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Given the following c++ class in foo.dll

class a{
    int _answer;

    a(int answer) { _answer = answer; }
    __declspec(dllexport) int GetAnswer() { return _answer; }

I would like the pInvoke GetAnswer from C#. To do that, I use the following method:

[DllImport("foo.dll", CallingConvention = CallingConvention.ThisCall, EntryPoint= "something")]
public static extern int GetAnswer(IntPtr thisA);

And I pass in an IntPtr that points to an a (that I got from somewhere else, it's not important). CallingConvention = CallingConvention.ThisCall makes sure it's handled correctly

What's cool about this question is that I know I'm right so far because it's already working great! Using Depends.exe, I can see that "GetAnswer" is exported as ?GetAnswer@a@@UAEHXZ (Or something close - the point being that it's been name mangled). When I plug the mangled name into the "something" for the EntryPoint everything works great! It took me about a day before it dawned on me to use Depends.exe, so I'm going to leave this here as a help to anybody who has a similar issue.

My REAL Question is: Is there any way to disable C++ name mangling on GetAnswer so that I don't need to put the mangled name in as my entry point. Having the mangled name in there seems like it could break, because my understanding of name mangling is that it can change if the compiler changes. Also it's a pain in the butt to use Depends.exe for every instance method that I want to pInvoke.

Edit: Forgot to add what I've tried: I don't seem to be able to put extern "C" on the function declaration, although I can stick it on the definition. This doesn't seem to help though (which is obvious when you think about it)

The only other solution I can think of is a c-style function that wraps the instance method and takes an instance of an a as a parameter. Then, disable name mangling on that wrapper and pInvoke that. I'd rather stick with the solution that I already have, though. I already told my co-workers that pInvoke is great. I'm going to look like an idiot if I have to put special functions in our c++ library just to make pInvoke work.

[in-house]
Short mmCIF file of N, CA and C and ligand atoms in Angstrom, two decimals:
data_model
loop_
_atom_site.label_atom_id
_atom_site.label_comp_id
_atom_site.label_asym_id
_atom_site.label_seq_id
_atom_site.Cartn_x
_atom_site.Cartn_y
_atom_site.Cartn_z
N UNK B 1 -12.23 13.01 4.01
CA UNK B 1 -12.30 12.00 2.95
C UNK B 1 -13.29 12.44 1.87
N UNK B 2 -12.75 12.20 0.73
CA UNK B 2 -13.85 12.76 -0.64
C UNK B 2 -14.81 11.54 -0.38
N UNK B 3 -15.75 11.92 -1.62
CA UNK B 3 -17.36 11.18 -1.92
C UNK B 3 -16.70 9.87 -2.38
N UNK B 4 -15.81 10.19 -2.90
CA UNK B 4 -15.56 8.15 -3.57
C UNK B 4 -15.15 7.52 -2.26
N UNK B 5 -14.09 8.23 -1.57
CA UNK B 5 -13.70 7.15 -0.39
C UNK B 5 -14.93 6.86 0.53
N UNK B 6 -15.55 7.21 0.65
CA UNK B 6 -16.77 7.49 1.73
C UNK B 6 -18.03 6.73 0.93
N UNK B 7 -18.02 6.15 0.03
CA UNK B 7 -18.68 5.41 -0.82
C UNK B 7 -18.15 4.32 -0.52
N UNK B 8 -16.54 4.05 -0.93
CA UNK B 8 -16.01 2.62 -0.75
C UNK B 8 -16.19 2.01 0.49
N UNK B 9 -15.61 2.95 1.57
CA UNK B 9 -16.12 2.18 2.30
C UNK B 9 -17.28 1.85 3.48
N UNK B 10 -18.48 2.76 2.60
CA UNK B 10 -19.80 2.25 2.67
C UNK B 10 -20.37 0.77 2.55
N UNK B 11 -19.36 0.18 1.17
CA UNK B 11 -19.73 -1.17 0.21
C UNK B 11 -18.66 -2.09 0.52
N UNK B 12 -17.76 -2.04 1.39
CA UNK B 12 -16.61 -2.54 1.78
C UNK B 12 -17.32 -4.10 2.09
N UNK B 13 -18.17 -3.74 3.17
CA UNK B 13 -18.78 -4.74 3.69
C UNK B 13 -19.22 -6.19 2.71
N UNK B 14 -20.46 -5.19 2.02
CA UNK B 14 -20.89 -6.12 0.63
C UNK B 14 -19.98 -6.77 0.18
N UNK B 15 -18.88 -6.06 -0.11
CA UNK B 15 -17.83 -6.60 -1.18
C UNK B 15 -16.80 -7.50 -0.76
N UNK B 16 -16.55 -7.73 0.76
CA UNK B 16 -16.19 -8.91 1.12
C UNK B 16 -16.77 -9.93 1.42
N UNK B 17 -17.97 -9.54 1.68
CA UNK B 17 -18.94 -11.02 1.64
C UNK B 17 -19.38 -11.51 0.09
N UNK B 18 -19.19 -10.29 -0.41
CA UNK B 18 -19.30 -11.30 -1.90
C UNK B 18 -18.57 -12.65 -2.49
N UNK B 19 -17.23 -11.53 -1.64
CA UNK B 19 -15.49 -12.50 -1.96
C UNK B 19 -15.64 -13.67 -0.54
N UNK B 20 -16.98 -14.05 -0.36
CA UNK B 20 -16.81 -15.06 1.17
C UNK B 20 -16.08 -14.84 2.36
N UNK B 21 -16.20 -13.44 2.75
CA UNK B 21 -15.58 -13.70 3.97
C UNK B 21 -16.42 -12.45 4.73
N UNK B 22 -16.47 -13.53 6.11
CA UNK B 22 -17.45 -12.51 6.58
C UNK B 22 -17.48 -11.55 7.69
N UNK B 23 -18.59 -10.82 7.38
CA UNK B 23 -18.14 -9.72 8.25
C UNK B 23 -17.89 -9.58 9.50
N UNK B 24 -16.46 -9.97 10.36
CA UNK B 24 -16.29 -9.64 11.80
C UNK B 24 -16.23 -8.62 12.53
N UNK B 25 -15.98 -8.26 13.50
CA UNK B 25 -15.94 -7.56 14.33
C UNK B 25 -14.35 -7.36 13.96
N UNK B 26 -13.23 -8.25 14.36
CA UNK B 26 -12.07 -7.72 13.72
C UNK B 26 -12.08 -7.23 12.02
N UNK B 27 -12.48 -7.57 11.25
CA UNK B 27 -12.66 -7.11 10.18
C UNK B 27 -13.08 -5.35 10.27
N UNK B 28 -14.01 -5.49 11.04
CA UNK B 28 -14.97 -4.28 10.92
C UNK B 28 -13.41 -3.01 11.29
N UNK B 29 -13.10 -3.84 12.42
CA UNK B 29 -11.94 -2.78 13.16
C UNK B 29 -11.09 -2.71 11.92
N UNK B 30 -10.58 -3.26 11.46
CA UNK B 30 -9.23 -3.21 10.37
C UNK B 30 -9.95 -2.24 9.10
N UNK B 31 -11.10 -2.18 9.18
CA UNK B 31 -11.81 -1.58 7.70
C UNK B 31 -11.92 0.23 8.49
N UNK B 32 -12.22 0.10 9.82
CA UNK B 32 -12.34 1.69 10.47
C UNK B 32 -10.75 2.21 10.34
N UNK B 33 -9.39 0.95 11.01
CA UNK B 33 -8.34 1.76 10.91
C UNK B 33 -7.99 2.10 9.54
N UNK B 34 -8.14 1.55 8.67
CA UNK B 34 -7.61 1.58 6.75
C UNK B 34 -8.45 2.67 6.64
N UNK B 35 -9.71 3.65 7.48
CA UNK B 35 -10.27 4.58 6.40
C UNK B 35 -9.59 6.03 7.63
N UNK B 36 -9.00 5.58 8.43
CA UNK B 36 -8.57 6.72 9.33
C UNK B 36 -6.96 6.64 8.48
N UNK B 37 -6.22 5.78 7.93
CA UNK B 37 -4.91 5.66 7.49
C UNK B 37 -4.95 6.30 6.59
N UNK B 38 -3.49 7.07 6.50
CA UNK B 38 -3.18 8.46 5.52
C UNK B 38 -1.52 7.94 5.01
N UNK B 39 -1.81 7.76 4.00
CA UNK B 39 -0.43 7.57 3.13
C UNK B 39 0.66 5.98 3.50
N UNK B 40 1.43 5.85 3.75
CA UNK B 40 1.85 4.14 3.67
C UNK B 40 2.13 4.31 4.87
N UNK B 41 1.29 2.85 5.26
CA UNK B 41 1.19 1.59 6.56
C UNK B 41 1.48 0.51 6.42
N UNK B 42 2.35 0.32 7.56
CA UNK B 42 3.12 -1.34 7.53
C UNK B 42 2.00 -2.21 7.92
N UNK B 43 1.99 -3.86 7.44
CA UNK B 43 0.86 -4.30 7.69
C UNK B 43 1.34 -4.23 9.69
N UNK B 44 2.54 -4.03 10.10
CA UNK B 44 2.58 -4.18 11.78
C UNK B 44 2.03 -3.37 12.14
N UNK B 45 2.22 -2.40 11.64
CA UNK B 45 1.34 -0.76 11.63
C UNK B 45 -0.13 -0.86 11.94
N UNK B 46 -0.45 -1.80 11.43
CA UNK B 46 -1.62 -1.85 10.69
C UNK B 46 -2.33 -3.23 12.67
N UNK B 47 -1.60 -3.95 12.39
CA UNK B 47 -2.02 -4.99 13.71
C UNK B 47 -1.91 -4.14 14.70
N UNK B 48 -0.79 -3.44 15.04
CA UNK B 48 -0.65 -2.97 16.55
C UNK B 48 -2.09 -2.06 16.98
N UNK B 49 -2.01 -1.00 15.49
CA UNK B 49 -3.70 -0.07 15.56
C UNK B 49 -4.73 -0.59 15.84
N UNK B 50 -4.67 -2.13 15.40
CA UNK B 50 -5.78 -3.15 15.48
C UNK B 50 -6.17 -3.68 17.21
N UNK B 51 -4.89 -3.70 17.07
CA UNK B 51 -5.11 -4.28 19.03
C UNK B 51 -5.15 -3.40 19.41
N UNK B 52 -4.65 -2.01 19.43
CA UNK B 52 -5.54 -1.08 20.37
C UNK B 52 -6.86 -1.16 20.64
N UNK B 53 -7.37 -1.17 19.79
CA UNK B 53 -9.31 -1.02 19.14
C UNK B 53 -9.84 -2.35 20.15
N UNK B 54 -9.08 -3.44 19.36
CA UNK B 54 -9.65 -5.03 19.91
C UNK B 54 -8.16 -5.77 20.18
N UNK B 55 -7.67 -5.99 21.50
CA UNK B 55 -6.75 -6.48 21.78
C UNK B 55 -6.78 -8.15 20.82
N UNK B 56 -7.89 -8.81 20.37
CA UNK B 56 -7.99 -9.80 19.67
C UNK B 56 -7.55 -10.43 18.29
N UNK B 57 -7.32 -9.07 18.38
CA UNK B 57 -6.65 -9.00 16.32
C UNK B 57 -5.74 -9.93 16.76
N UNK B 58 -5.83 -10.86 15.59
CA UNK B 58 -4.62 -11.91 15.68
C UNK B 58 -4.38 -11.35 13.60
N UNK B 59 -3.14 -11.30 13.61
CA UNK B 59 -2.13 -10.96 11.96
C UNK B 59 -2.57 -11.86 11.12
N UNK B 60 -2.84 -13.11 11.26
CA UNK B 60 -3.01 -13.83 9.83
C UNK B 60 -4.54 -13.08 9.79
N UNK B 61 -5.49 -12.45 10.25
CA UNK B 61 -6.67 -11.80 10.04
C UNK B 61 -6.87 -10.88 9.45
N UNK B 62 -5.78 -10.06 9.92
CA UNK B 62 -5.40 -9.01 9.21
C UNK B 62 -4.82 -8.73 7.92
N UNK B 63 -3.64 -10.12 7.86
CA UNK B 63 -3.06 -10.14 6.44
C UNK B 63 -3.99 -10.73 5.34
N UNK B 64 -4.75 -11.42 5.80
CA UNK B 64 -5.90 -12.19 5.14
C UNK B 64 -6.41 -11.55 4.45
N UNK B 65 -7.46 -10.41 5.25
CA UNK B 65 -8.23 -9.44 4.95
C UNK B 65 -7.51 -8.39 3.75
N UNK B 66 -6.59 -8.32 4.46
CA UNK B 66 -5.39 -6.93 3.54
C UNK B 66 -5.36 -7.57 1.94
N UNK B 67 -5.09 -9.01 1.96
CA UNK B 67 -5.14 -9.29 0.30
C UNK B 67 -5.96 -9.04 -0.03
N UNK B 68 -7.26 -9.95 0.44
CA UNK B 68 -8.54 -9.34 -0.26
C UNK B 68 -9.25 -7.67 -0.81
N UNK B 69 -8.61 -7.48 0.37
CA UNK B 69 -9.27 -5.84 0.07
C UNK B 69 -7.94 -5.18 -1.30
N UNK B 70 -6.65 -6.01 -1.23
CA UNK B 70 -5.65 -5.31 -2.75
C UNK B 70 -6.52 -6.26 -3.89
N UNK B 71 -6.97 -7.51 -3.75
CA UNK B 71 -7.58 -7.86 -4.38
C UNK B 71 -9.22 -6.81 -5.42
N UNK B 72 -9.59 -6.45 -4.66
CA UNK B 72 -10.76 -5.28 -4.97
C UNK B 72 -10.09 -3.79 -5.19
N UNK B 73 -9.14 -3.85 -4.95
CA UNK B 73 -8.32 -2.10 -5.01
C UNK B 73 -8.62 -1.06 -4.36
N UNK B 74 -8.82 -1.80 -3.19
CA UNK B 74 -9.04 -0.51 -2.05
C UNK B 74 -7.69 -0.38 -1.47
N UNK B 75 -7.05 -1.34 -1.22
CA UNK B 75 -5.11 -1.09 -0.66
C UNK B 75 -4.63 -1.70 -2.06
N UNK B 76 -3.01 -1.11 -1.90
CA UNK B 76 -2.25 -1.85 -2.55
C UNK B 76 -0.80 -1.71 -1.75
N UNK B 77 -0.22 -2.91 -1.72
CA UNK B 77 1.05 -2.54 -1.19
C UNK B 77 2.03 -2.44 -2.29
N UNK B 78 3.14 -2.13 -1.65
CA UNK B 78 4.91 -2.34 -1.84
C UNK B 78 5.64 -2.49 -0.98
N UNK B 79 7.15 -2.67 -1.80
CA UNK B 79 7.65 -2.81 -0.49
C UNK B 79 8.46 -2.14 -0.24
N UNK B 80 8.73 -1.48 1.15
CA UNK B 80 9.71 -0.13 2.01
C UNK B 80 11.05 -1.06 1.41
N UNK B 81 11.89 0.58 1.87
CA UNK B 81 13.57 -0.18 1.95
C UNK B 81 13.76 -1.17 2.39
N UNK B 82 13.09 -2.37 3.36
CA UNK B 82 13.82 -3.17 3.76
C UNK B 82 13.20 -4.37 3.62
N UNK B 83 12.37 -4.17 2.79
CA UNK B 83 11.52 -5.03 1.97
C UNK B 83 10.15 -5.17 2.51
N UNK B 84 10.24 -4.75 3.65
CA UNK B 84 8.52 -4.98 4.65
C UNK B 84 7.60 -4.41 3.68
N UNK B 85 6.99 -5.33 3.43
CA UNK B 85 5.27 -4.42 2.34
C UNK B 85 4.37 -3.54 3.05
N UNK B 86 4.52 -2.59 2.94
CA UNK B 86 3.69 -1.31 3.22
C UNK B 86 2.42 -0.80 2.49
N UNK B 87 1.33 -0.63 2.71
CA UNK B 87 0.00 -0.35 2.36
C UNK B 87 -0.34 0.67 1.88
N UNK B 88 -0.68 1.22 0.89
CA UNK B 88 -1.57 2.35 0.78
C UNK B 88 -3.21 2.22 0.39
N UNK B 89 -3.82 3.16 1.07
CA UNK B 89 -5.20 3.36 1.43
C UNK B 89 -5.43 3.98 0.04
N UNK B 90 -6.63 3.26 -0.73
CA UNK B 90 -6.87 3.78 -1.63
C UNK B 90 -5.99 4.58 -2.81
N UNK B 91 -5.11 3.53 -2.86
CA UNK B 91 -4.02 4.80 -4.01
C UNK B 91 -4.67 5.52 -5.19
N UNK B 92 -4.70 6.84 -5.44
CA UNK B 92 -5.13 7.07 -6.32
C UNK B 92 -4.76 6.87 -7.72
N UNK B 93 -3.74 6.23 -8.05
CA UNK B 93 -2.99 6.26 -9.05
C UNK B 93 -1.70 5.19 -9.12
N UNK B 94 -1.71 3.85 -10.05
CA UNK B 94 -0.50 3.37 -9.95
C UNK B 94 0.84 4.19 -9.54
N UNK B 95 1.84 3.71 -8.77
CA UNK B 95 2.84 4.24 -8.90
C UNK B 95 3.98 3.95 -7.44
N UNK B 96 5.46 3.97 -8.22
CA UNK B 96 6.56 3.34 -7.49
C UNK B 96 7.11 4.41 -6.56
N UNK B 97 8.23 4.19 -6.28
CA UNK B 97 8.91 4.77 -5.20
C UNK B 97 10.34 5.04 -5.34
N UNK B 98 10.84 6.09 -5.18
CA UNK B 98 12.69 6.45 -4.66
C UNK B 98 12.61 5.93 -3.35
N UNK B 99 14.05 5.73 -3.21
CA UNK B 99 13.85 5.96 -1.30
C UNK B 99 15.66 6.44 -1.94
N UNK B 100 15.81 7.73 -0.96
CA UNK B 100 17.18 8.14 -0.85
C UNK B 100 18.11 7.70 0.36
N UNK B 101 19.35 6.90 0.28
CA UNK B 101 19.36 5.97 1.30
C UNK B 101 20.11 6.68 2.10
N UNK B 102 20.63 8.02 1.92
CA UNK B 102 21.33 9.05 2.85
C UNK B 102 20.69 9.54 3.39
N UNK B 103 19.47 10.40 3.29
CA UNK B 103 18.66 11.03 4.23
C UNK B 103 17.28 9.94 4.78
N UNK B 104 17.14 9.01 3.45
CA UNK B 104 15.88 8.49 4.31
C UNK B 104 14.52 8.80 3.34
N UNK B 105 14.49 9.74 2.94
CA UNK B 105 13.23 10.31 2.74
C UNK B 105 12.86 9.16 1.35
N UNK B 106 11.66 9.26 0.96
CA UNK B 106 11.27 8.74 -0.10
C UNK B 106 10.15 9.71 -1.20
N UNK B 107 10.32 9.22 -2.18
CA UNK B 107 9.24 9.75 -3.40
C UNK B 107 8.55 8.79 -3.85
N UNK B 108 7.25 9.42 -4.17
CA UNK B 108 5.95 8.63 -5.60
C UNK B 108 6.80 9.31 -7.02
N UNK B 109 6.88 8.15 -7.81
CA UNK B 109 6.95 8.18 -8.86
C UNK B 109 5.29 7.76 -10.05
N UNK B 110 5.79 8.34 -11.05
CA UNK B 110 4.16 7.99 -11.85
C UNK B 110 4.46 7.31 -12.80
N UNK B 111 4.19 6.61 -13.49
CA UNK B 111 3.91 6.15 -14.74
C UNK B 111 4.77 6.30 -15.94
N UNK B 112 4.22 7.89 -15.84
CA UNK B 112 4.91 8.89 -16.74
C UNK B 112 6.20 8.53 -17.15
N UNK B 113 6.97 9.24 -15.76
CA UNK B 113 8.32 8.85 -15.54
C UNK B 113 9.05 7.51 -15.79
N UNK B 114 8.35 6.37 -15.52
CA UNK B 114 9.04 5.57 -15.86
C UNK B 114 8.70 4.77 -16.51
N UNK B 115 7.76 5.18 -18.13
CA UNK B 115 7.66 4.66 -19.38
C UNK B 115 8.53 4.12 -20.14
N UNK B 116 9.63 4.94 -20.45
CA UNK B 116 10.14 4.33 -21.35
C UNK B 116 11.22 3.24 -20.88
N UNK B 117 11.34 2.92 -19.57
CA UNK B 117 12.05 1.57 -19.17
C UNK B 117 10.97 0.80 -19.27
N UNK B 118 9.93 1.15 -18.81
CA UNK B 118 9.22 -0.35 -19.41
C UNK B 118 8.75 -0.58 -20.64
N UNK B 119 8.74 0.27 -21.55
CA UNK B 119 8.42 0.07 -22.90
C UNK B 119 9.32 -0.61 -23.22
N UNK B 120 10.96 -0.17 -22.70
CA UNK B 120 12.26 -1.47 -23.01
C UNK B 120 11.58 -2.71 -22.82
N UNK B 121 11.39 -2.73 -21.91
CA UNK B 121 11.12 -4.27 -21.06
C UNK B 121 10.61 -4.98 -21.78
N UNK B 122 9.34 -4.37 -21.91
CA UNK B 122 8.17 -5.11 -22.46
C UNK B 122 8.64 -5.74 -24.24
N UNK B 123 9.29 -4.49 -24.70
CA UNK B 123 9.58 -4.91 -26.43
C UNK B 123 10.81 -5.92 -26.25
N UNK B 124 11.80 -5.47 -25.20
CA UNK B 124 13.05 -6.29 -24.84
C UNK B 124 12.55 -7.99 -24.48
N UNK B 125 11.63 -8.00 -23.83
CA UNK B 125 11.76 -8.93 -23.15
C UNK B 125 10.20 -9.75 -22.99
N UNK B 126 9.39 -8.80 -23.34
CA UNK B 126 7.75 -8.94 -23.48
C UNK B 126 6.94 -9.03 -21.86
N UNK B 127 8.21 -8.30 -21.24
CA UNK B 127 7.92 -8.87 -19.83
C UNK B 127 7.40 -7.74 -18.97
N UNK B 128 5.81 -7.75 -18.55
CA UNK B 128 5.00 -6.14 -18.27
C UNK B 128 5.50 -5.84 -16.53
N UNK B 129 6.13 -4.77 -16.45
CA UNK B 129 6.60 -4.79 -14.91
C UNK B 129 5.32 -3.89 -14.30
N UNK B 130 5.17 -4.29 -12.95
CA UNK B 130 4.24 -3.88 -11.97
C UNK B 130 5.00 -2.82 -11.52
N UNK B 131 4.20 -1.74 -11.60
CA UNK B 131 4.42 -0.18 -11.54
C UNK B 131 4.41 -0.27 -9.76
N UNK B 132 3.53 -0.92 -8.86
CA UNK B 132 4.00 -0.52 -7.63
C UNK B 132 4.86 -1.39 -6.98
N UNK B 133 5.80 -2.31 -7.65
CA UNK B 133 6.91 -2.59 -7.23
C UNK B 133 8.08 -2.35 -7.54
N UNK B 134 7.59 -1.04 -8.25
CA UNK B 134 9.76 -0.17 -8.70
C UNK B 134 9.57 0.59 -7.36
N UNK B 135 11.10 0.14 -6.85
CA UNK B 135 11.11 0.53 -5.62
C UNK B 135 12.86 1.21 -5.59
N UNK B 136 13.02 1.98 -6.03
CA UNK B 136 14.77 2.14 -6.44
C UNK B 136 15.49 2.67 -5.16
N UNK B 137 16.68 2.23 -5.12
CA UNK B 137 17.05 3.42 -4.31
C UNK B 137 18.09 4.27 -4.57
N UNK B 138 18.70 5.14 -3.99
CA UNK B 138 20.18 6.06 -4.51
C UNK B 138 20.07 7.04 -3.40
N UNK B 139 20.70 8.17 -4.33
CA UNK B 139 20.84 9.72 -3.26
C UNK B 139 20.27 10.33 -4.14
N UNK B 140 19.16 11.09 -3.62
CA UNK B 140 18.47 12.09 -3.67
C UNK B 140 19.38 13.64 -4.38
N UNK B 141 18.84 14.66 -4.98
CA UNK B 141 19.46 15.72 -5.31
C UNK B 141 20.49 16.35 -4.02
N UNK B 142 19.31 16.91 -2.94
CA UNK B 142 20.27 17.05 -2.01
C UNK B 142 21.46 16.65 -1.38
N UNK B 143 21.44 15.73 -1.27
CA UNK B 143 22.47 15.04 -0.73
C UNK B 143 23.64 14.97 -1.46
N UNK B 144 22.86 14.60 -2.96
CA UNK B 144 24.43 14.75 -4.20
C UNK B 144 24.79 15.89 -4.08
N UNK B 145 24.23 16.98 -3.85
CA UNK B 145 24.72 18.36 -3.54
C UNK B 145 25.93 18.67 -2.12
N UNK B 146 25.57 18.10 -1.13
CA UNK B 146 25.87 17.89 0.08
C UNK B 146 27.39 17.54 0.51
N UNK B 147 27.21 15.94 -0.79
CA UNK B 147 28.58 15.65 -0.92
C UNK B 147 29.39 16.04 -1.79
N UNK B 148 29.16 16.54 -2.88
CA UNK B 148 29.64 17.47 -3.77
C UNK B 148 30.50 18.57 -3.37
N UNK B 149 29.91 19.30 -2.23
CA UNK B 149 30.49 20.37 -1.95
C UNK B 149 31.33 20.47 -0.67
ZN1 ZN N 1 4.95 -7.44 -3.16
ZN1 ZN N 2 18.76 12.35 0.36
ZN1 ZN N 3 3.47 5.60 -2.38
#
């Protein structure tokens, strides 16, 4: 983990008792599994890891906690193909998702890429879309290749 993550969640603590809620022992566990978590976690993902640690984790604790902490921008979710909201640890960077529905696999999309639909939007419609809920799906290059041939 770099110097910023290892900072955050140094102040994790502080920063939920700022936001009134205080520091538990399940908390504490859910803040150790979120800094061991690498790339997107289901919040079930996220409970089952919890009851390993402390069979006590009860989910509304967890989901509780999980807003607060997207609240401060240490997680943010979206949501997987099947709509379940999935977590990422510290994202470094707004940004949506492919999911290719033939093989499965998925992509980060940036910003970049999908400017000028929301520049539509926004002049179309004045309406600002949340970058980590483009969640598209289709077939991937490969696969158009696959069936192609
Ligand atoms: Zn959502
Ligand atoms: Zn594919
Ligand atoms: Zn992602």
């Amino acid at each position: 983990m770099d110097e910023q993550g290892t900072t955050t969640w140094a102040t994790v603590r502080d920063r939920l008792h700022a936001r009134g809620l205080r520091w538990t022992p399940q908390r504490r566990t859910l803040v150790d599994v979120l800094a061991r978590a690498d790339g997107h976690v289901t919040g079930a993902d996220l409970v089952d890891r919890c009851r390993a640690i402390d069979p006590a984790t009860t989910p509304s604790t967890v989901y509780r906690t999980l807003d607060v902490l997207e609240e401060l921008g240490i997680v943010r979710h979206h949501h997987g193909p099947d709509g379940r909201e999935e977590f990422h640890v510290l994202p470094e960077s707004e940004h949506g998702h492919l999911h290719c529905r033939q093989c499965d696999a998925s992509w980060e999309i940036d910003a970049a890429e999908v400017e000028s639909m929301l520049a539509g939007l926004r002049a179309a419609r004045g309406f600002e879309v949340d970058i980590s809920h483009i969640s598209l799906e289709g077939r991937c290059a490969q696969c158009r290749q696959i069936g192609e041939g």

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The name decoration is actually very useful, you'll get a very good error when the C++ code changes instead of a nasty AccessViolation when you forget to change the pinvoke declaration. Other simple ways to find the name are dumpbin /exports foo.dll and the linker's .map file. You cannot pinvoke this function btw, a C++/CLI wrapper is required. –  Hans Passant Jul 10 '13 at 20:14
@HansPassant What do you mean you can't pinvoke it? I'm already doing exactly that! –  Pete Baughman Jul 10 '13 at 20:17
@ShengJiang蒋晟 That "duplicate" asks about virtual functions. Its answers are not applicable here, especially the accepted one which is demonstrably false in this case. –  Pete Baughman Jul 10 '13 at 23:19
@Pete Baughman, I posted a new answer to achieve exactly what you would like to do. You had a work-around already, but you can still use it in the future, others may also benefit. A tip will never be too late. –  xInterop Feb 23 '14 at 3:35

4 Answers 4

up vote 2 down vote accepted

You cannot disable mangling for a C++ class method, but you may well be able to export the function under a name of your choice using /EXPORT or a .def file.

However, your entire approach is brittle because you rely on an implementation detail, namely that this is passed as an implicit parameter. And what's more, exporting individual methods of a class is a recipe for pain.